A Metropolitan Crime Commission poll showed that more than 60 percent of Central City residents don’t feel the police can effectively reduce crime, even though patrols are regularly visible. Bart cited the poll to argue that the police need to be more accountable to communities to solve that problem. For the community policing concept to work, citizens have to be in charge of how policing works for them. There’s a discussion taking place right now at Think New Orleans about creating formal institutions, Citizen Crime Boards, which would require accountability of all of the actors in the criminal justice system to the neighborhoods they serve. If this is a revolution to overthrow incompetent rulers, and to take control of our own destinies, then let’s start with the criminal justice community.

To satisfy his uncontrollable self-aggrandizement, Jim Brown kept interrupting Bart and shifting the conversation, so I felt compelled to call in. Jim Brown dropped the call at first, and I know how fast hosts cut off other speakers, so I felt rushed and couldn’t clearly muster the words I wanted to say. Nevertheless, I got in one good jab at the other participants in the criminal justice system who weren’t mentioned: the judges and District Attorney Eddie Jordan.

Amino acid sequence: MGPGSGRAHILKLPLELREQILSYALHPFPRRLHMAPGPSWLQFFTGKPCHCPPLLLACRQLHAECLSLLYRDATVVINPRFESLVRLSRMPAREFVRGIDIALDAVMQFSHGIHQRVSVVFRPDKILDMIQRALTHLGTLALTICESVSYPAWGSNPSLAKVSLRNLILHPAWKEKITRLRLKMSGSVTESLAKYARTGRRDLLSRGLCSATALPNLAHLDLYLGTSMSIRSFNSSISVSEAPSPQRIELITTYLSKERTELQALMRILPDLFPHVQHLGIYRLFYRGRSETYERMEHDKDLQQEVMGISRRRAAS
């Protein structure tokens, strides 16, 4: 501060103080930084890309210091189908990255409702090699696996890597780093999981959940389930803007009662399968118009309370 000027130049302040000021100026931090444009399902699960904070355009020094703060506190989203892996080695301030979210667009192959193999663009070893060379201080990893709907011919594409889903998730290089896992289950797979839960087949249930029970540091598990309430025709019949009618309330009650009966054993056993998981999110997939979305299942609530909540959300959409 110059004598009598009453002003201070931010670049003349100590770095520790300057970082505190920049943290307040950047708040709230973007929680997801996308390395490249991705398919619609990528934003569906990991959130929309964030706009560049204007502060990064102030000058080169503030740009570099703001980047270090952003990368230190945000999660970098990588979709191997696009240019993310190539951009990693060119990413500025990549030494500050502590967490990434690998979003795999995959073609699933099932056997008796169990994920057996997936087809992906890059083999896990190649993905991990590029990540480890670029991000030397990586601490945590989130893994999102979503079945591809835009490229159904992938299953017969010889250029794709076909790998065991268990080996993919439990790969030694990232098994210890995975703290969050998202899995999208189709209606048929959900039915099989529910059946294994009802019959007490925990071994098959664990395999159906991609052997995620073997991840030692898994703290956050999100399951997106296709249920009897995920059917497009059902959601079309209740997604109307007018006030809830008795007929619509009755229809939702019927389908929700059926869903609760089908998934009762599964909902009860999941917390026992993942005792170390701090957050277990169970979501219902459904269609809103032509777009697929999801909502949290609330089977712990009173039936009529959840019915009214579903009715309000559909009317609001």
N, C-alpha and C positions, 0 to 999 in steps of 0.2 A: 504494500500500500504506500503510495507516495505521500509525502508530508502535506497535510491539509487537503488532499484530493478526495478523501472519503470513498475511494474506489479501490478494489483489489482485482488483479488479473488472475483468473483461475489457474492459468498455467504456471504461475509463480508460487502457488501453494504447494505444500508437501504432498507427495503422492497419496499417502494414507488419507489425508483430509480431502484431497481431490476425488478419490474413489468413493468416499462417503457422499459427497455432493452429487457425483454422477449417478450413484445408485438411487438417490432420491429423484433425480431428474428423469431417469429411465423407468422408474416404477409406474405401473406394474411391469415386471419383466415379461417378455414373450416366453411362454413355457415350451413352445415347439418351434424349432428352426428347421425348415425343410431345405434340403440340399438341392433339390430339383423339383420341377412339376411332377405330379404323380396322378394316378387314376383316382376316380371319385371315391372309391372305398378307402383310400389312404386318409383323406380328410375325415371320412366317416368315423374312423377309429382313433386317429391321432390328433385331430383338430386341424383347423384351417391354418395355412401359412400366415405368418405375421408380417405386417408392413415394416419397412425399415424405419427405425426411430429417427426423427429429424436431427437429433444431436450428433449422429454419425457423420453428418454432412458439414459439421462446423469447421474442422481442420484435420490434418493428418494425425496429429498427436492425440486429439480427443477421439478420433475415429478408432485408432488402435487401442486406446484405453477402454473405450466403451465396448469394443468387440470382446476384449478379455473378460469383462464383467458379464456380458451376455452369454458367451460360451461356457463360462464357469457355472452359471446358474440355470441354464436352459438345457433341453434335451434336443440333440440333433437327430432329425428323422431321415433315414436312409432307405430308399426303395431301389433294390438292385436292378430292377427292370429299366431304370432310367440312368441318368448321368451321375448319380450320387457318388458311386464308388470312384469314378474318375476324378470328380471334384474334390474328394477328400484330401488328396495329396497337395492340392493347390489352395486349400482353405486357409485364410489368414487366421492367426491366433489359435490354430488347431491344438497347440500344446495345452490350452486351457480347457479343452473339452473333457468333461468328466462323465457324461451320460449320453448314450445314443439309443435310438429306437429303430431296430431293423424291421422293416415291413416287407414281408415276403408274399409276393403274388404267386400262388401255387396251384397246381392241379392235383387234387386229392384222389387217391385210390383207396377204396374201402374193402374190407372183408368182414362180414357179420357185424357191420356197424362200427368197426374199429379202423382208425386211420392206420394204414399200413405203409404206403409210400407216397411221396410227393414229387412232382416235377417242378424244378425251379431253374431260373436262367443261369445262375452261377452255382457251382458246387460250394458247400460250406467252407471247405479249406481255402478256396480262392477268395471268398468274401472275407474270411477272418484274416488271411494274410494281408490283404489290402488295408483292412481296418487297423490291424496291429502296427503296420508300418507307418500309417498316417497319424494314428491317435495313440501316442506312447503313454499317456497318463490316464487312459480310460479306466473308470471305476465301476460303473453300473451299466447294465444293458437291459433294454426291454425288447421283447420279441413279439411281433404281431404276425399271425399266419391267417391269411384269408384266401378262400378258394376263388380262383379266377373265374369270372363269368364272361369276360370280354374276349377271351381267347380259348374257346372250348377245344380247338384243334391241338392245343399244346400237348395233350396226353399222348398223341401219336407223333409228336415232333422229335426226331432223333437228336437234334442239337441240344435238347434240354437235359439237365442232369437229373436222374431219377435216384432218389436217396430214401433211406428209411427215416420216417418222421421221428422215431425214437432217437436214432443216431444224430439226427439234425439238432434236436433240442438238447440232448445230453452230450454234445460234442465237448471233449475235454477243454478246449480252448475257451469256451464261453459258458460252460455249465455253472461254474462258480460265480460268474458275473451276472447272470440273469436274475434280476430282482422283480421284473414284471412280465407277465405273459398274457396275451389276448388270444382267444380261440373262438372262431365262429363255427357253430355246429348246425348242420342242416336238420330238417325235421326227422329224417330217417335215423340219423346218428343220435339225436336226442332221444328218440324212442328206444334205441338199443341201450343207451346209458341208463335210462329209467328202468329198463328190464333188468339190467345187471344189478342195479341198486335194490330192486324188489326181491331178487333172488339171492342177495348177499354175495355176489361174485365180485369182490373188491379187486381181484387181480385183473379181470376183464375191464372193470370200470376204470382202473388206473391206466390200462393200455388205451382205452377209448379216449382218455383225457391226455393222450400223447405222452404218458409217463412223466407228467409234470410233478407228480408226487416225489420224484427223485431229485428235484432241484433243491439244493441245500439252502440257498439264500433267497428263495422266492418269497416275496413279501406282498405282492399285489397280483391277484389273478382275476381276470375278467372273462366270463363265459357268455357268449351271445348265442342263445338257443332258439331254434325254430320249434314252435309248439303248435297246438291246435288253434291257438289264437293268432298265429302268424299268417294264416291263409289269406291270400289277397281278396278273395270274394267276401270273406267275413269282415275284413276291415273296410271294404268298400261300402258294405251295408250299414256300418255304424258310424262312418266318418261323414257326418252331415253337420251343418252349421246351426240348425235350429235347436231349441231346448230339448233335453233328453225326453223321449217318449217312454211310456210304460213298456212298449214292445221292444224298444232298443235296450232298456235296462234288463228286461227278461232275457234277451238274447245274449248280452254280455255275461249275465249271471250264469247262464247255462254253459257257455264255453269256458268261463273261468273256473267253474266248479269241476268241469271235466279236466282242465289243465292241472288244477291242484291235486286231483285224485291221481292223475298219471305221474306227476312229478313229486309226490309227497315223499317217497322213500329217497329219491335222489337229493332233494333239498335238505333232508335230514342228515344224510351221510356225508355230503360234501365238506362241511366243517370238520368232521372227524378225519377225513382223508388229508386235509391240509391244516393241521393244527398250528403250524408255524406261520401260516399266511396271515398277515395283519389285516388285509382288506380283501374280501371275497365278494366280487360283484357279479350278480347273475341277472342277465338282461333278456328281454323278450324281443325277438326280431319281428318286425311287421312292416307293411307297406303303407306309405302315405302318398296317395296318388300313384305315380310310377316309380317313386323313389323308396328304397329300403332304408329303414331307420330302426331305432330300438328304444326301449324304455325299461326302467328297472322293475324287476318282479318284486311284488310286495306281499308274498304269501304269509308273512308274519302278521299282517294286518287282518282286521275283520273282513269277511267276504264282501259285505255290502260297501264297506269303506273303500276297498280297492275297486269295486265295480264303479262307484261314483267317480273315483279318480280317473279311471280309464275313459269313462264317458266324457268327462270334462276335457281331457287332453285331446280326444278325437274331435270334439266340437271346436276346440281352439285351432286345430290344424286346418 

I praised Bart’s courage for putting himself in the spotlight to speak out against a broken system even while he’s still mourning a tragic event. I concurred that we need to fix the crime problem, and we need to address all of the forms of violence that are manifested in our society — like denying children a good education, and denying people access to their homes. I said that when the police arrive, it’s already too late. All of the factors which produce criminals are re-manifested by violence perpetrated on the rest of society. We also, however, need to remember that the police are the last line of defense, keeping criminals away from peaceful citizens. Unfortunately, the police are the face of the criminal justice system, and it’s easy to villainize them. Of course, we need to have more and better dialog with the police, but other actors need to participate in the conversation. Police chief Warren Riley answered questions Tuesday night at the NOPD 2nd District community crime meeting (Adrastos has an excellent summary of that event). I said that the judges and D.A. weren’t represented in that conversation, but they need to be. They, too, need to answer to citizens for the broken criminal justice system.